Until then, I’ll be holding my breath. Stay tuned.

Two weeks left

I’m inside of my last two weeks in America and the reality that I’m actually leaving is setting in. My posters have been down for weeks, and now that my furniture has started to sell on Craigslist, my room is becoming increasingly barren.

In the meantime, I’ve been trying to balance getting ready to leave with enjoying my last few weeks in the States. On Saturday, I went to my second JET orientation, and like the first one, this one was optional and organized by JET alumni. It was an all-day affair at the Showa School in Jamaica Plain, a school for college-age Japanese girls who are studying English in the U.S. The event was held there in part because Showa allowed us to use their classrooms free of charge but also because it gave us a unique opportunity to interact with some actual Japanese people before departing.

The day was broken up into morning and afternoon sessions. In the morning, the two alumni organizers led us through some basic ESL teaching exercises, emphasizing how to structure speaking or listening games in such a way that the students are set up to succeed. We also discussed some of the difficulties that plague both Americans and Japanese when trying to speak one another’s language. For example, in English, the base pitch is “uh,” whereas in Japanese, the base pitch is “eh.” You can feel the difference for yourself: put your fingers on your larynx (Adam’s Apple for guys), and say “uhhhhh.” Now say “ehhhhh.” Your vocal chords vibrate in totally different places, with “eh” higher and “uh” lower. If speakers of Japanese often sound high-pitched, it’s not a coincidence–it’s because their language operates in a much higher register than our native English. This will be a challenge for me because my natural speaking voice, moderately deep by American standards, will be downright unintelligible to some Japanese. So even if I’m speaking grammatically and with proper intonation, I will probably have to elevate my pitch in order to be understood.

The morning session was informative and useful, but the afternoon was undoubtedly more fun. The Showa students joined us for lunch and were a lot of fun to have around. Everyone was a bit shy at first–not surprising given that their English, though certainly better than my Japanese, was only somewhat conversational–but we found ways to navigate the language barriers (for me, this meant apologizing a lot for accidentally using impolite imperative verb forms, though I think I was always forgiven). They told us where they were from in Japan (Honshu across the board), what their hobbies were (mostly sports or playing/listening to music), and what sights they had seen around Boston (Fenway Park and Harvard Square were popular destinations). One by one, they stood up before the group and made remarkably articulate introductions, though not without a lot of blushing and giggling.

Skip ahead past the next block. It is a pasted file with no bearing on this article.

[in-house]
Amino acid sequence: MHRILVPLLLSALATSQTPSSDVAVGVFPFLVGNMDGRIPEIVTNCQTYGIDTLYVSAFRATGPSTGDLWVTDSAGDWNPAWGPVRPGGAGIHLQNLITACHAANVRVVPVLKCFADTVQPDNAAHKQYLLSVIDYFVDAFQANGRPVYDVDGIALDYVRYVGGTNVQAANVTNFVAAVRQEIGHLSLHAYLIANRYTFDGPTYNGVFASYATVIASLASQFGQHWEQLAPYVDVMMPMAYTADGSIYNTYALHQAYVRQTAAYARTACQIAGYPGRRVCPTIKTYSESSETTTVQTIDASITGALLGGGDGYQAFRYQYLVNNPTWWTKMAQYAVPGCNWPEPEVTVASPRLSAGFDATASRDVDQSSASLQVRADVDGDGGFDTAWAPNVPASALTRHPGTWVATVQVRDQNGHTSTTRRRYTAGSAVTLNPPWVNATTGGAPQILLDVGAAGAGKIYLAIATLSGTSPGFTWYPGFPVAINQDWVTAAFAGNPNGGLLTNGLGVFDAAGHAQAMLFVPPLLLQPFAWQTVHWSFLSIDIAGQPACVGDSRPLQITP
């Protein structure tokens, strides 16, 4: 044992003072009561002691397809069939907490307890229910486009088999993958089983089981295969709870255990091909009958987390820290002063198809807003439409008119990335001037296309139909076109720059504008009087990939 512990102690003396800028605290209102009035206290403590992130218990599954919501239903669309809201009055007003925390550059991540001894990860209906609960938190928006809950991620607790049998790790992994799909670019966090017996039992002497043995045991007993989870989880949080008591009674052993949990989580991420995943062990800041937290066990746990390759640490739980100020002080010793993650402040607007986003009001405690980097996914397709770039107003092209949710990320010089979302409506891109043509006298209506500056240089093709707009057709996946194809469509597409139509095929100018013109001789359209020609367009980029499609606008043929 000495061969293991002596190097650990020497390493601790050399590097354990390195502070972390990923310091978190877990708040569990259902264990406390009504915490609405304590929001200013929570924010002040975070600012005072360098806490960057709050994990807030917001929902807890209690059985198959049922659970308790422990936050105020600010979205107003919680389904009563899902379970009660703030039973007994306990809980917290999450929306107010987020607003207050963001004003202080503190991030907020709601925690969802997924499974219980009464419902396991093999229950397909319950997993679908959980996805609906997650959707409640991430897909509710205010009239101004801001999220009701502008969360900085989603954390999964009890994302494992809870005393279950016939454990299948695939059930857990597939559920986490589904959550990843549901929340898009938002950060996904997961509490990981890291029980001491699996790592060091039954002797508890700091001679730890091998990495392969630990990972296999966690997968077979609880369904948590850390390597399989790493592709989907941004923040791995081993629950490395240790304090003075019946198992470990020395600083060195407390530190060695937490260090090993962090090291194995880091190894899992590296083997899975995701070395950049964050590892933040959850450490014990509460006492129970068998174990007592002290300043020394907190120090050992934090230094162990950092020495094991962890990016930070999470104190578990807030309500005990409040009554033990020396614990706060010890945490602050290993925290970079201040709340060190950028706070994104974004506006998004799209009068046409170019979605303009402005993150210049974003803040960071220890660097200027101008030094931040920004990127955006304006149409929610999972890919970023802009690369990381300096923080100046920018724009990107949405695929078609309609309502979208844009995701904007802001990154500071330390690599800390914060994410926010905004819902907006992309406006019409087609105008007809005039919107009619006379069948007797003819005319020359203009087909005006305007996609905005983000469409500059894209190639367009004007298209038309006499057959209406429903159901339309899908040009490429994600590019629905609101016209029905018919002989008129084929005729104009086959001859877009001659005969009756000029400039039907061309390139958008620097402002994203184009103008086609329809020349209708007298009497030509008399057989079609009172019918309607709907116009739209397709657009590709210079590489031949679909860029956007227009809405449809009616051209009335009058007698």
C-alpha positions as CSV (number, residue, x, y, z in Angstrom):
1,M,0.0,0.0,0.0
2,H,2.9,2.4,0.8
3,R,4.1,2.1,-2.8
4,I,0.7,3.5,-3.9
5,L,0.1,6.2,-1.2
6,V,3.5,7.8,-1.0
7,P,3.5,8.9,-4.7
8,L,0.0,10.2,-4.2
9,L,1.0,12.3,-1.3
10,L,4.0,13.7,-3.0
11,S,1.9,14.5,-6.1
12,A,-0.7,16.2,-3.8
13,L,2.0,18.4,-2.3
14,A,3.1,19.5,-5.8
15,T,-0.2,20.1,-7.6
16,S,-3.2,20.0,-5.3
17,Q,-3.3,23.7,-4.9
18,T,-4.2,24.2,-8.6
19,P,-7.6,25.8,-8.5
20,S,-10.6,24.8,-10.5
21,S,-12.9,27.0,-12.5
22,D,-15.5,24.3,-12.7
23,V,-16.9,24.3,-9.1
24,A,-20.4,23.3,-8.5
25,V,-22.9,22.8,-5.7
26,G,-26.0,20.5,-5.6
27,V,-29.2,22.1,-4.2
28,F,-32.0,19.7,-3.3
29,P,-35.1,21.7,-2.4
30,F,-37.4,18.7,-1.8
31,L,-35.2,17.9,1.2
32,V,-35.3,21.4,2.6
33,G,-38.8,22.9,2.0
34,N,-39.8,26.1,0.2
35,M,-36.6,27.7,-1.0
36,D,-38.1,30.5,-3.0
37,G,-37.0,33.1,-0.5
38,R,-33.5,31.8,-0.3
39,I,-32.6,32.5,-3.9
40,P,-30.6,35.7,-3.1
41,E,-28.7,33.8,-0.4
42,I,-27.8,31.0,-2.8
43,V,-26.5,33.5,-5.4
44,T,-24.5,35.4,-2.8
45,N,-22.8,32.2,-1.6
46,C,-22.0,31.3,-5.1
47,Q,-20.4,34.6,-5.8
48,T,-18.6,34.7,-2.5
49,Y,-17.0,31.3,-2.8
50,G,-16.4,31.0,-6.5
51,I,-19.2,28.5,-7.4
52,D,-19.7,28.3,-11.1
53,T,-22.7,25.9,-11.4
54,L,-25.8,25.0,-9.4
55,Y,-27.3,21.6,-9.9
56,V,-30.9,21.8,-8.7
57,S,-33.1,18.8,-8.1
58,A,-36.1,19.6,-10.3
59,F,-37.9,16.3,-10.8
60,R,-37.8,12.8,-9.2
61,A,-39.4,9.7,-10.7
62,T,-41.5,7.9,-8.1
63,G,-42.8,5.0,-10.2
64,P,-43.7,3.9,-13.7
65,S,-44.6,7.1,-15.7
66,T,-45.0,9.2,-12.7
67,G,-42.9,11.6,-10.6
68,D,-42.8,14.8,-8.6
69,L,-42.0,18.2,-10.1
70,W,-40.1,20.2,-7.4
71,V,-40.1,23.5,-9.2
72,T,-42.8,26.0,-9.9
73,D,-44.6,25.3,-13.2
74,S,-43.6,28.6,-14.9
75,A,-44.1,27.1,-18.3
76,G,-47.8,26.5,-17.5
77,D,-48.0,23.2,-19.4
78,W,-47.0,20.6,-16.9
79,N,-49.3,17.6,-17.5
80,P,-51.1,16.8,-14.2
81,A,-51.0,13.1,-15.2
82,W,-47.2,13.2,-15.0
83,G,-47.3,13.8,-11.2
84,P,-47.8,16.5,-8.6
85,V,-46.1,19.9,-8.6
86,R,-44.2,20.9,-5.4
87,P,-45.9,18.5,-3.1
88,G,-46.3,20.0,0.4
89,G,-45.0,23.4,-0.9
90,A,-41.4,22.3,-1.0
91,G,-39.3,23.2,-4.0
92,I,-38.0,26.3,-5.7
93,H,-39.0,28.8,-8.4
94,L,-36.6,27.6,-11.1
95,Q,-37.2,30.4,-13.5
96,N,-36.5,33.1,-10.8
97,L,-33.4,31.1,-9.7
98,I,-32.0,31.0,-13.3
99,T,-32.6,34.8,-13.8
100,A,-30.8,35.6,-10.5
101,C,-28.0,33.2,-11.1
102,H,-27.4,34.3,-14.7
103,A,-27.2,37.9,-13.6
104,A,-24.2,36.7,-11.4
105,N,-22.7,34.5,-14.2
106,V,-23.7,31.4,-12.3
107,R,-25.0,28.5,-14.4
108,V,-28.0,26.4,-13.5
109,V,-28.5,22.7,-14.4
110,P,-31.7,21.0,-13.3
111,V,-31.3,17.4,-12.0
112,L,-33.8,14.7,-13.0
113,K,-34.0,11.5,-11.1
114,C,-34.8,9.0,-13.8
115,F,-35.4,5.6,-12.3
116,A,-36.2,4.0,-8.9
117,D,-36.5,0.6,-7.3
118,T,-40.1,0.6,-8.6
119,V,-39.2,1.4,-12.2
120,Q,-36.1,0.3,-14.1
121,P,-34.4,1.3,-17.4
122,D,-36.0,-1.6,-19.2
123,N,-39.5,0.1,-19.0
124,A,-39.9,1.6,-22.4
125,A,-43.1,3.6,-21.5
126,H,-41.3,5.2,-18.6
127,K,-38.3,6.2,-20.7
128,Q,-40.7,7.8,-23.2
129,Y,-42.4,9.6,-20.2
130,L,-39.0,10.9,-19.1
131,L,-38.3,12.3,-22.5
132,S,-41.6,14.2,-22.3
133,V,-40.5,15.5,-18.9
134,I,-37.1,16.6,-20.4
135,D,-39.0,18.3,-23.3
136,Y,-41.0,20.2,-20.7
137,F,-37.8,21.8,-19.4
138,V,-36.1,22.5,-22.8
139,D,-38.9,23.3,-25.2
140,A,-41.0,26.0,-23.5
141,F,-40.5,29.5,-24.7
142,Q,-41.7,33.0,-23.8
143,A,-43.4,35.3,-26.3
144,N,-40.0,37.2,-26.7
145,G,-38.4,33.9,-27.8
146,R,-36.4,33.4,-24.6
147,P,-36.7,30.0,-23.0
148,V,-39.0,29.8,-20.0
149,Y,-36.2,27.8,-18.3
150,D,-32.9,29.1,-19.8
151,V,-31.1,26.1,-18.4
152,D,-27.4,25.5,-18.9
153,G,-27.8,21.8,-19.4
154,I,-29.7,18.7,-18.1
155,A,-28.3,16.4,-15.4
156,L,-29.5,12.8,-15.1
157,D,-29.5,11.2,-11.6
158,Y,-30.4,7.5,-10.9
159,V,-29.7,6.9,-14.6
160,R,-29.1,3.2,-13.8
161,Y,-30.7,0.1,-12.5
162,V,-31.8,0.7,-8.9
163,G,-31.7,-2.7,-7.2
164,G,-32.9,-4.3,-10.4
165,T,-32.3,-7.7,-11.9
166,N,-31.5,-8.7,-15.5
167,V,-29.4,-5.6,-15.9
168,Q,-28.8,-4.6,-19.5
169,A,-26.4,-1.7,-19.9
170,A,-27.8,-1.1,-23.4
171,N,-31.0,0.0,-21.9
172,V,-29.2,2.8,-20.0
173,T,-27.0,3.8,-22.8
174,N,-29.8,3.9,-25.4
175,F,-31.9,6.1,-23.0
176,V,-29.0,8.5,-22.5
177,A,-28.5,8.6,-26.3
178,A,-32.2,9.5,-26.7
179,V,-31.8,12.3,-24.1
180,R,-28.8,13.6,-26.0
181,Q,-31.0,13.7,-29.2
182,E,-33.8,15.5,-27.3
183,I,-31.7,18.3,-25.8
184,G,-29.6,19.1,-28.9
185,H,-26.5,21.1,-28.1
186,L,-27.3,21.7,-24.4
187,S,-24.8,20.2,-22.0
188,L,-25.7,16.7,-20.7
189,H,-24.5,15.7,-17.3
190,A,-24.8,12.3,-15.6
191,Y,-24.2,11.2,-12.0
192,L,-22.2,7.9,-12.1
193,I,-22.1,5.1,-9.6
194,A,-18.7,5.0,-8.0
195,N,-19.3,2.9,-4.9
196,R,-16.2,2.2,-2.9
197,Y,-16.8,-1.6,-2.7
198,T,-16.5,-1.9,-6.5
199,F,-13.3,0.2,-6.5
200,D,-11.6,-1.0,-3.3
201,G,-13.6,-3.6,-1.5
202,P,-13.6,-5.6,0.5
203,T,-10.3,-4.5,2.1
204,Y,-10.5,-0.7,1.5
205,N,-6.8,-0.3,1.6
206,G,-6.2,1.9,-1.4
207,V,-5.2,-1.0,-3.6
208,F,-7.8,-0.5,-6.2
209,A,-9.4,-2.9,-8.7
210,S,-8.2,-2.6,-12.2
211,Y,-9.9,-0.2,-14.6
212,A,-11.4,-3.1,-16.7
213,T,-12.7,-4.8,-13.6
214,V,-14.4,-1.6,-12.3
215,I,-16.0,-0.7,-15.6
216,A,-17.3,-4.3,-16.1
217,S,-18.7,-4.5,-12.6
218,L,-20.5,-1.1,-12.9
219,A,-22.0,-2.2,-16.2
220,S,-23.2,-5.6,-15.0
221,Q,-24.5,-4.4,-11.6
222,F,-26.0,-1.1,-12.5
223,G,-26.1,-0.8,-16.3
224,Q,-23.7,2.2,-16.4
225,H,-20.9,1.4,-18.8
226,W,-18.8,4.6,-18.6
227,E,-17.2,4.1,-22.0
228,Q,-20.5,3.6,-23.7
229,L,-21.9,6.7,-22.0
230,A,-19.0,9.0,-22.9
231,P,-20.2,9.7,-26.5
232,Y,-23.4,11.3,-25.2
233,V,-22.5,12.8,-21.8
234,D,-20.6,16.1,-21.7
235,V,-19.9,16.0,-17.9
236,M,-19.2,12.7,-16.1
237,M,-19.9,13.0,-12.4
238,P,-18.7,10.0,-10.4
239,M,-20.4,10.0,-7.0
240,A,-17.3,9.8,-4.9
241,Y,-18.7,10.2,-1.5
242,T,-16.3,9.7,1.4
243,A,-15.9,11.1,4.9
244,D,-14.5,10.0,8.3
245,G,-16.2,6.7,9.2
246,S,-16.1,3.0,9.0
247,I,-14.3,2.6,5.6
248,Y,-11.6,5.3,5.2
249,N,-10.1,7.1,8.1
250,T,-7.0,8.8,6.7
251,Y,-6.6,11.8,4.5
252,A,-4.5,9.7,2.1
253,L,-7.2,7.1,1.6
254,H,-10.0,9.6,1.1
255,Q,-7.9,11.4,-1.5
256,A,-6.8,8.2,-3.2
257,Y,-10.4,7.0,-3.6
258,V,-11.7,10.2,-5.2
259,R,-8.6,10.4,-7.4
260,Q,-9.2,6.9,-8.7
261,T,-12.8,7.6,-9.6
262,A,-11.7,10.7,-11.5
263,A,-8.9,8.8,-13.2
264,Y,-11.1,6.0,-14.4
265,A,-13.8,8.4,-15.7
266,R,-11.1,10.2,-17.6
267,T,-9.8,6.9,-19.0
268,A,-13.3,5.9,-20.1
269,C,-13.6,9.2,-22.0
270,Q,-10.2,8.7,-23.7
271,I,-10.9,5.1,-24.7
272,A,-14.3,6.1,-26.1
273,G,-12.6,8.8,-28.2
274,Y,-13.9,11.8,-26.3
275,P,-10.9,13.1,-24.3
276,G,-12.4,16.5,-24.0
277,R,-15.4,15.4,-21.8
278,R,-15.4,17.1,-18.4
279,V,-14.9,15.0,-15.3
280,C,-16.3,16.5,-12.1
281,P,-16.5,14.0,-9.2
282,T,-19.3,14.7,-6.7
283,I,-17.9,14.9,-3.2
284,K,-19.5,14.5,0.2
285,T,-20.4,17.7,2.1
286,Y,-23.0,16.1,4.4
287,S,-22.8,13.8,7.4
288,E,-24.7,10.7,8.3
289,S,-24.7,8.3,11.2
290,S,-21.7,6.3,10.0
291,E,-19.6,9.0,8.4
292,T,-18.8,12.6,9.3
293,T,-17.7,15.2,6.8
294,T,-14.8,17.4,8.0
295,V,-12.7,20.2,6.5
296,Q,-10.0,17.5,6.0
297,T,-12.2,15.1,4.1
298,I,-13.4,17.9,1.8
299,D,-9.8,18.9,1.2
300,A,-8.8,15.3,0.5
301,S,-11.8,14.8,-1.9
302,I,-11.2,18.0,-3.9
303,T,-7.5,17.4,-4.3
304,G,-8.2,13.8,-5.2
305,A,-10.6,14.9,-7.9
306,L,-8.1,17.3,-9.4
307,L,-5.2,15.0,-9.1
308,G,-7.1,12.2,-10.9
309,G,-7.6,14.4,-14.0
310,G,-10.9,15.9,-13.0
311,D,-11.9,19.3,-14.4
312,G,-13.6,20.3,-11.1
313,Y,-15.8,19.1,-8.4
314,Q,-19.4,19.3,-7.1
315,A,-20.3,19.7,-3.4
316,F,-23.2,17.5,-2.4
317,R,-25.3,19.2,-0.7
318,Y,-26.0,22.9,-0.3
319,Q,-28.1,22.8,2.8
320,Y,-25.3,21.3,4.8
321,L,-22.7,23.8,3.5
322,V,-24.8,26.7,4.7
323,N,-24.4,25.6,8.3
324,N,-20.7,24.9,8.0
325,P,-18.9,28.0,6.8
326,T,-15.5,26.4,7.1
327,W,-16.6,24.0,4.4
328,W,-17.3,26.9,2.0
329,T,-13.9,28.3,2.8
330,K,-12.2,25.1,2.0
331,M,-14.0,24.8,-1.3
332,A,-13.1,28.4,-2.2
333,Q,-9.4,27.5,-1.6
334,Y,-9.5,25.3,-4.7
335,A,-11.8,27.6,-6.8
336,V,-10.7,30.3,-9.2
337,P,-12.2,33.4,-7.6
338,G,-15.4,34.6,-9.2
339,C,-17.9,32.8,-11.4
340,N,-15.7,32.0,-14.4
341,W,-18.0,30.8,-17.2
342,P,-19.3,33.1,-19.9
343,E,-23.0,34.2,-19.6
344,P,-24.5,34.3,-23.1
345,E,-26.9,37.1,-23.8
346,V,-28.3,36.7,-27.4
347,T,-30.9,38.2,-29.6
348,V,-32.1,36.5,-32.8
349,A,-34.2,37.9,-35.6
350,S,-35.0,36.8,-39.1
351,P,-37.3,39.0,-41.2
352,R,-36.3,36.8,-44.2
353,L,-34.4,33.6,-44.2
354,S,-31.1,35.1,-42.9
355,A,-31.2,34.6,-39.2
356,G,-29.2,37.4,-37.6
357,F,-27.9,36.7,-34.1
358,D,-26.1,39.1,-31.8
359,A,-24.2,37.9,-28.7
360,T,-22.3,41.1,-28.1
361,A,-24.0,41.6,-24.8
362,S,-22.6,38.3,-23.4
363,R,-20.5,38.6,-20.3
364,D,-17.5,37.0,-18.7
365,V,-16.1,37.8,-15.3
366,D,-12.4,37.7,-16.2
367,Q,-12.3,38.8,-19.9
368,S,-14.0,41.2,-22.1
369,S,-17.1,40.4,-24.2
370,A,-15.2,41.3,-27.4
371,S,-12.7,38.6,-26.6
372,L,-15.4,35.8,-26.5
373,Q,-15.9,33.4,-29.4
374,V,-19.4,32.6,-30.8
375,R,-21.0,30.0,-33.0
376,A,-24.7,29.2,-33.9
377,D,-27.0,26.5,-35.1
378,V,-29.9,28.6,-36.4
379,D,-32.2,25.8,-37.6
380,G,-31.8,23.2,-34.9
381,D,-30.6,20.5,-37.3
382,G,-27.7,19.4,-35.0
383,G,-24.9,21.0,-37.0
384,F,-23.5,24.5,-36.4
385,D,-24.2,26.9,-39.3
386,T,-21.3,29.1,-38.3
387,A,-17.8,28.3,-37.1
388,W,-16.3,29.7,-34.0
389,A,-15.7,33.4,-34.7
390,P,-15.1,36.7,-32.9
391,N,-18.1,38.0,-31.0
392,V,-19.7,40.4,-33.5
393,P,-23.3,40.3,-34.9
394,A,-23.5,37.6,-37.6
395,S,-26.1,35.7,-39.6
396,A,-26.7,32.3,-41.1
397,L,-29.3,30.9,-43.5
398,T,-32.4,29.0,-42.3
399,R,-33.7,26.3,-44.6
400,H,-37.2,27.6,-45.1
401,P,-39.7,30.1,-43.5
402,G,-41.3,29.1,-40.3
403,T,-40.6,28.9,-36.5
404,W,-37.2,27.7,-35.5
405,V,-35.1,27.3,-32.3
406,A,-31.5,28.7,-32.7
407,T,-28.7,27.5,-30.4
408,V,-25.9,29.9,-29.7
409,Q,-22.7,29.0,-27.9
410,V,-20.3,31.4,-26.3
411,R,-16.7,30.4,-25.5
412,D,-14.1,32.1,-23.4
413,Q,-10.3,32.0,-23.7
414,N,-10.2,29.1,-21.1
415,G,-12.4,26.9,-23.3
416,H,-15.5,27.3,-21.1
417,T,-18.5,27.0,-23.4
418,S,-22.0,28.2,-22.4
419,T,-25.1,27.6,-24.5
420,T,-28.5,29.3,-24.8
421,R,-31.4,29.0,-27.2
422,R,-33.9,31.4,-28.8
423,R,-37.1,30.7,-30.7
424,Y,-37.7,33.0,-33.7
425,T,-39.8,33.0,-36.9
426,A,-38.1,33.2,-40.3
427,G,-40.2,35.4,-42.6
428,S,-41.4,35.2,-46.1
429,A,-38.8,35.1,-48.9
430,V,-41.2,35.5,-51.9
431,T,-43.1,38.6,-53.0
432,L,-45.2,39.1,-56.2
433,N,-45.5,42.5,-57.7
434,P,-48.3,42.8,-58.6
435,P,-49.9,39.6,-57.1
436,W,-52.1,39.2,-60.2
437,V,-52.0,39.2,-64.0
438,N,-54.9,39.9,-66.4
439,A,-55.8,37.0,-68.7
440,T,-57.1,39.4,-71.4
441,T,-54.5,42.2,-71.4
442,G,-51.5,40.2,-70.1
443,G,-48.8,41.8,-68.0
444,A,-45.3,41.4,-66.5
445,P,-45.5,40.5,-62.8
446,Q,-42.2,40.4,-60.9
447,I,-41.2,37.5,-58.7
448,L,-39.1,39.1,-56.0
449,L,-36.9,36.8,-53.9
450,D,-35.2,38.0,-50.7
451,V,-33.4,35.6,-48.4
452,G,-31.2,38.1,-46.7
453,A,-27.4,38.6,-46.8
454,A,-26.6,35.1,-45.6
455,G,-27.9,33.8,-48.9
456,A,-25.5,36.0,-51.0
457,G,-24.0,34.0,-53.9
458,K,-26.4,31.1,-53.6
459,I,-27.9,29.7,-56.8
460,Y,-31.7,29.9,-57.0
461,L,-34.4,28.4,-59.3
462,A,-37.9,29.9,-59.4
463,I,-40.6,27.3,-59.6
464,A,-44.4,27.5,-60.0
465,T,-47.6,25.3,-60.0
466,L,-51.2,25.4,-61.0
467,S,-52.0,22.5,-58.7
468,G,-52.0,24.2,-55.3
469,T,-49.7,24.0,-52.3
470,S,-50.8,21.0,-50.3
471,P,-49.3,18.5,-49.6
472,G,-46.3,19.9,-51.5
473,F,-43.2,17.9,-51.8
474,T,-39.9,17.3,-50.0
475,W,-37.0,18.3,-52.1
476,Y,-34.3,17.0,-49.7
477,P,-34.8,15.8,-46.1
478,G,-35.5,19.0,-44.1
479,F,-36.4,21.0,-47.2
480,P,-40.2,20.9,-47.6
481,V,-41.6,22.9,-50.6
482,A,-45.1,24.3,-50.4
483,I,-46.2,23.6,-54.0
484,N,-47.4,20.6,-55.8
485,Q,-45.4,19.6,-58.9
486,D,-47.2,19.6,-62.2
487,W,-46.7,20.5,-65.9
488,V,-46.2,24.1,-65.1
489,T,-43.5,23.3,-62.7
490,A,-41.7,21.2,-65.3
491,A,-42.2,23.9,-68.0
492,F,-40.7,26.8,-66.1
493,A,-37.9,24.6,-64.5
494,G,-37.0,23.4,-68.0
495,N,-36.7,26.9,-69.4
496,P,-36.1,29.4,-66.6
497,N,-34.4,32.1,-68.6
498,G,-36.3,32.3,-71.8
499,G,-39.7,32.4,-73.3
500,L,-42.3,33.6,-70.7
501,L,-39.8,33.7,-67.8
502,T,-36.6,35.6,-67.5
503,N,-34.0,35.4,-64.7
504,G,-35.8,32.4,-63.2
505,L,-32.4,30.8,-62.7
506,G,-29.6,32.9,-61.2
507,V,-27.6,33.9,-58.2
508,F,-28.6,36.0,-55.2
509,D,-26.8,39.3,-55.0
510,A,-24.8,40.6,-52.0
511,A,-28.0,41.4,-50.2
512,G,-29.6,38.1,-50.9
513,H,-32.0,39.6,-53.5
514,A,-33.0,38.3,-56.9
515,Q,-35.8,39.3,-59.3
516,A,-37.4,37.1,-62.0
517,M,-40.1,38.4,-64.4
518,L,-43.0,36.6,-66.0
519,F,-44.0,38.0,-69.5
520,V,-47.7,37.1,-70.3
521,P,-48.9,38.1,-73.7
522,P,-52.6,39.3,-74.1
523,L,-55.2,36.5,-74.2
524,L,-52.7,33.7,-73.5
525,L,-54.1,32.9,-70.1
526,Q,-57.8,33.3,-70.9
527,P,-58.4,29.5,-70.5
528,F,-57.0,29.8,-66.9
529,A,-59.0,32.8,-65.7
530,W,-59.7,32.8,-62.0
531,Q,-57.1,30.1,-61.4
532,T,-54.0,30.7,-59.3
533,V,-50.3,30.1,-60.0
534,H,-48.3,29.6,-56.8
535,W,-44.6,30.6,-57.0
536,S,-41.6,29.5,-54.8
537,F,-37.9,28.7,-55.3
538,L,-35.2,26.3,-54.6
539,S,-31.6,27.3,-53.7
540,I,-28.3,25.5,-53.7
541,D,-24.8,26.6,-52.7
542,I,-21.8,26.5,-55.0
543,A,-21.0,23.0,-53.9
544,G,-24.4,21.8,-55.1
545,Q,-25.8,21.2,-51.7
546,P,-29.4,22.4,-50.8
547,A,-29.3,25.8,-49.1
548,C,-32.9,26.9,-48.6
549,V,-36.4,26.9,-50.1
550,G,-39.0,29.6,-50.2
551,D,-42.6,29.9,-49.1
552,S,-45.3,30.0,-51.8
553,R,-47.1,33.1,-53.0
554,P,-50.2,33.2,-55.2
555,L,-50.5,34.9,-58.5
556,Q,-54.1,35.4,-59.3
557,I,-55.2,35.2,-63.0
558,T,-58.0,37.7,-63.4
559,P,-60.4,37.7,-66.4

After we ate, the Showa girls accompanied us into the classrooms, where we split into groups based on skill. In the beginner’s group, we spent the remainder of the afternoon working on two projects: the first was practicing introductions of our own in Japanese with the patient assistance of the Showa students. My sensei, Yukari, helped me learn, practice and memorize the following introductory speech, presented here in romaji to the best of my ability:

Minasama, hajimemashite. Watashi wa Joshua to moshimas. Watashi wa Amerika kara kimashita. Watashi no shumi wa hashirocoto des. Dozo yoroshikou onegai shimasu.

(Everyone, how do you do? I am called Joshua. I come from America. My hobby is running. Pleased to meet you).

Not sure how truly accurate that translation is, but it’s the gist, and some variation of this will probably serve as my rote introduction when meeting new people in Japan. Next, when I had memorized my little speech, we switched sensei and I got paired up with Yoko. She and I worked on a little skit based on an everyday situation: in this case, buying food at the grocery store. I won’t bore you with the entire transcript, but she sold me some apples for 100 (hyaku) yen.

All in all it was a pretty outstanding day and definitely put me in the mindset that this is actually happening. Yukari and Yoko, if you’re out there: arigato.